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[mes-erz] /ˈmɛs ərz/
plural of Mr.


[mis-ter] /ˈmɪs tər/
plural Messrs.
[mes-erz] /ˈmɛs ərz/ (Show IPA)
mister: a title of respect prefixed to a man's name or position:
Mr. Lawson; Mr. President.
a title prefixed to a mock surname that is used to represent possession of a particular attribute, identity, etc., especially in an idealized or excessive way:
Mr. Democrat; Mr. Perfect; Mr. Macho. Unabridged
Based on the Random House Dictionary, © Random House, Inc. 2017.
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Examples from the Web for Messrs.
Contemporary Examples
Historical Examples
  • At least it was worth while to look—which Messrs. Brock and Macshane determined to do.

    Catherine: A Story William Makepeace Thackeray
  • Messrs. Lount and Matthews were found guilty and sentenced to death.

    The Story of My Life Egerton Ryerson
  • The complete apparatus, in a very portable form, can be bought at Messrs. Brown's, Piccadilly.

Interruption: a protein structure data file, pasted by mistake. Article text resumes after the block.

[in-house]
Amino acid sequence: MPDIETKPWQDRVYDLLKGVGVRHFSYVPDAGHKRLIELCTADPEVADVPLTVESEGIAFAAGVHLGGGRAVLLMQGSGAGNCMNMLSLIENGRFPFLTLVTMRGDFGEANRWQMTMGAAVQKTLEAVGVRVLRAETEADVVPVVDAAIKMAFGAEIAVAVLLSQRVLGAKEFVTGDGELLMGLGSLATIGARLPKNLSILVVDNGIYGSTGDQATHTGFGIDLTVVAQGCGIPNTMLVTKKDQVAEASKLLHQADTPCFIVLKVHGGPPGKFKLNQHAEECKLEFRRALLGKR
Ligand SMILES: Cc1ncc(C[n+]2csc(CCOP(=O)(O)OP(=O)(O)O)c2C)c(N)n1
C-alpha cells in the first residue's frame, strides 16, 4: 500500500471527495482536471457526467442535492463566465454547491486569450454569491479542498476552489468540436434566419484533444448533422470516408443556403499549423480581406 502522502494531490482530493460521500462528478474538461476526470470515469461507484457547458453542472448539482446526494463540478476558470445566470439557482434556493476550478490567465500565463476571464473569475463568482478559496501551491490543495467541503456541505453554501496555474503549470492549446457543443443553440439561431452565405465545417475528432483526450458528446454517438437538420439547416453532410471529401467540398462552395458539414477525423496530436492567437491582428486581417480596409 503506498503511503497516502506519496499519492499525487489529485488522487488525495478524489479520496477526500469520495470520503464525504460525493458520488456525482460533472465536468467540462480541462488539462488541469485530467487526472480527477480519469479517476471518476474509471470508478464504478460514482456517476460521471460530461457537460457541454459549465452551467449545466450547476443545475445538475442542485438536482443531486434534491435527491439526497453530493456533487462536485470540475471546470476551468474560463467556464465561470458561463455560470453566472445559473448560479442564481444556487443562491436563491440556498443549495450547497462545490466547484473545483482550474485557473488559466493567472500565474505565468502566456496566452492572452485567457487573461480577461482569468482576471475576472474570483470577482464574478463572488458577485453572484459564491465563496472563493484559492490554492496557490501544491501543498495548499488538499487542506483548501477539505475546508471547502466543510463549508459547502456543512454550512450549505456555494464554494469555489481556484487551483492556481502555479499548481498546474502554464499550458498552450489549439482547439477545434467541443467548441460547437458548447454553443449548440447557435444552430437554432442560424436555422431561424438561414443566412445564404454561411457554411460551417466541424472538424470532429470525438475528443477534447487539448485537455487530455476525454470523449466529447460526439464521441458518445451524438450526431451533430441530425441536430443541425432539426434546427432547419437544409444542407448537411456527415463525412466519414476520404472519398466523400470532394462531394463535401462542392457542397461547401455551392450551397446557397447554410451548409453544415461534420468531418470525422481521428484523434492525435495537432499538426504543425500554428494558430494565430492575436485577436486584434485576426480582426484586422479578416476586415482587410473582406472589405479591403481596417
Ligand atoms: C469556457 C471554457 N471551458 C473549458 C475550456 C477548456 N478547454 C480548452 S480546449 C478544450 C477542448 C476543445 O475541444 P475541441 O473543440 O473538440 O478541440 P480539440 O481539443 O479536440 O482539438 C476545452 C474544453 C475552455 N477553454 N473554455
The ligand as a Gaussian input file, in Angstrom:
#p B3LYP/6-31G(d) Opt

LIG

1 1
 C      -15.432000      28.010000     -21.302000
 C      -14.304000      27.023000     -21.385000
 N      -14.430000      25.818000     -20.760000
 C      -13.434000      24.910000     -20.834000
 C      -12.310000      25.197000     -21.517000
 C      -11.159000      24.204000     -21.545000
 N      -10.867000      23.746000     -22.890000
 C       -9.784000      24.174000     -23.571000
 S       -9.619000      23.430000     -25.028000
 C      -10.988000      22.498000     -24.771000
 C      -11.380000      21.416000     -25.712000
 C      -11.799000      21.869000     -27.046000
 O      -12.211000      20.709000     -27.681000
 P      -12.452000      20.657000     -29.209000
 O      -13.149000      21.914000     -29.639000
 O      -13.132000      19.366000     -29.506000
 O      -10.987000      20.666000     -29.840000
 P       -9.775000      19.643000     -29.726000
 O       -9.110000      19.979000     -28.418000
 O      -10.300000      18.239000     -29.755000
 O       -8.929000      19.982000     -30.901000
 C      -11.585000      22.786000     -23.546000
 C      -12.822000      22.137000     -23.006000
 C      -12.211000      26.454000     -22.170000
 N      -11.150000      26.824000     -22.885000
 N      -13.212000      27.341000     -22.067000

The Art of Travel Francis Galton
  • It is based on surveys executed in 1842, by Messrs. Gibson and Evershed.

  • These bags are exclusively made by Messrs. Lepard and Smiths after careful experiments.

    Paper-bag Cookery Vera Serkoff
  • She was shown at once into the inner sanctuary of Messrs. Levy & Son.

    The New Tenant E. Phillips Oppenheim
Word Origin and History for Messrs.


mid-15c., abbreviation of master (n.); also see mister. Used from 1814 with a following noun or adjective, to denote "the exemplar or embodiment of that quality" (e.g. Mr. Right "the only man a woman wishes to marry," 1826; Mr. Fix-It, 1912; Mr. Big, 1940). The plural Messrs. (1779) is an abbreviation of French messieurs, plural of monsieur, used in English to supply the plural of Mr., which is lacking.

Online Etymology Dictionary, © 2010 Douglas Harper
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